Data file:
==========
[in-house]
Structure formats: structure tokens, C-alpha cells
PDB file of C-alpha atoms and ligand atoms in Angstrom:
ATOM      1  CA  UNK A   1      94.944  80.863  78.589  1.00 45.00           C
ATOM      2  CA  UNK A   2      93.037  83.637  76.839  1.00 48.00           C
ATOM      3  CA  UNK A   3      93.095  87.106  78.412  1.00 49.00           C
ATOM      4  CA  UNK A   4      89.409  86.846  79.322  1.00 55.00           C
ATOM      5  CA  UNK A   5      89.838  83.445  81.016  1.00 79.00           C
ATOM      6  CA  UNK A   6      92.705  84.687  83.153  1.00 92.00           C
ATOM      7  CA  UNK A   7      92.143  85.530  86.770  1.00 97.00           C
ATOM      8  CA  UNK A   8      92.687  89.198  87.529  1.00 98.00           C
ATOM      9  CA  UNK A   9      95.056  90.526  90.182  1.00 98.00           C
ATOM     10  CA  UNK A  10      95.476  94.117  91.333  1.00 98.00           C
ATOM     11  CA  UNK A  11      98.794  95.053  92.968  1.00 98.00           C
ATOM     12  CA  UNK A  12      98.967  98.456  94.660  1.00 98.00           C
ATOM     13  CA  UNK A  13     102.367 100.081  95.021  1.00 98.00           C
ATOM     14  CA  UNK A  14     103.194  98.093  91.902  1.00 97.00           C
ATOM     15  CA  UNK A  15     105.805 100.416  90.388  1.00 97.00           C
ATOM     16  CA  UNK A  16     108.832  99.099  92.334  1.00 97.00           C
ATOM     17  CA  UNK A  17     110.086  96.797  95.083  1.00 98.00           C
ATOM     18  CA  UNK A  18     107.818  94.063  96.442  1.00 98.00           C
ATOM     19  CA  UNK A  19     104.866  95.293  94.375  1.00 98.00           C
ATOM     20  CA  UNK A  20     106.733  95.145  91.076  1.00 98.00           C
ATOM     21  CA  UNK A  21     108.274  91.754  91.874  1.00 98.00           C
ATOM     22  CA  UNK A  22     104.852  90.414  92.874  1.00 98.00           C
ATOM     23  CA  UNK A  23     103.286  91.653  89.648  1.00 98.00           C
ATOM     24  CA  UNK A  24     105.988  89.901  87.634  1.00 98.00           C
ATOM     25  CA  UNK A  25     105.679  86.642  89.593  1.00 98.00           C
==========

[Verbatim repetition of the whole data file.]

[in-house]
Structure formats: structure tokens, C-alpha cells
PDB file of C-alpha atoms and ligand atoms in Angstrom:
ATOM      1  CA  UNK A   1      94.944  80.863  78.589  1.00 45.00           C
ATOM      2  CA  UNK A   2      93.037  83.637  76.839  1.00 48.00           C
ATOM      3  CA  UNK A   3      93.095  87.106  78.412  1.00 49.00           C
ATOM      4  CA  UNK A   4      89.409  86.846  79.322  1.00 55.00           C
ATOM      5  CA  UNK A   5      89.838  83.445  81.016  1.00 79.00           C
ATOM      6  CA  UNK A   6      92.705  84.687  83.153  1.00 92.00           C
ATOM      7  CA  UNK A   7      92.143  85.530  86.770  1.00 97.00           C
ATOM      8  CA  UNK A   8      92.687  89.198  87.529  1.00 98.00           C
ATOM      9  CA  UNK A   9      95.056  90.526  90.182  1.00 98.00           C
ATOM     10  CA  UNK A  10      95.476  94.117  91.333  1.00 98.00           C
ATOM     11  CA  UNK A  11      98.794  95.053  92.968  1.00 98.00           C
ATOM     12  CA  UNK A  12      98.967  98.456  94.660  1.00 98.00           C
ATOM     13  CA  UNK A  13     102.367 100.081  95.021  1.00 98.00           C
ATOM     14  CA  UNK A  14     103.194  98.093  91.902  1.00 97.00           C
ATOM     15  CA  UNK A  15     105.805 100.416  90.388  1.00 97.00           C
ATOM     16  CA  UNK A  16     108.832  99.099  92.334  1.00 97.00           C
ATOM     17  CA  UNK A  17     110.086  96.797  95.083  1.00 98.00           C
ATOM     18  CA  UNK A  18     107.818  94.063  96.442  1.00 98.00           C
ATOM     19  CA  UNK A  19     104.866  95.293  94.375  1.00 98.00           C
ATOM     20  CA  UNK A  20     106.733  95.145  91.076  1.00 98.00           C
ATOM     21  CA  UNK A  21     108.274  91.754  91.874  1.00 98.00           C
ATOM     22  CA  UNK A  22     104.852  90.414  92.874  1.00 98.00           C
ATOM     23  CA  UNK A  23     103.286  91.653  89.648  1.00 98.00           C
ATOM     24  CA  UNK A  24     105.988  89.901  87.634  1.00 98.00           C
ATOM     25  CA  UNK A  25     105.679  86.642  89.593  1.00 98.00           C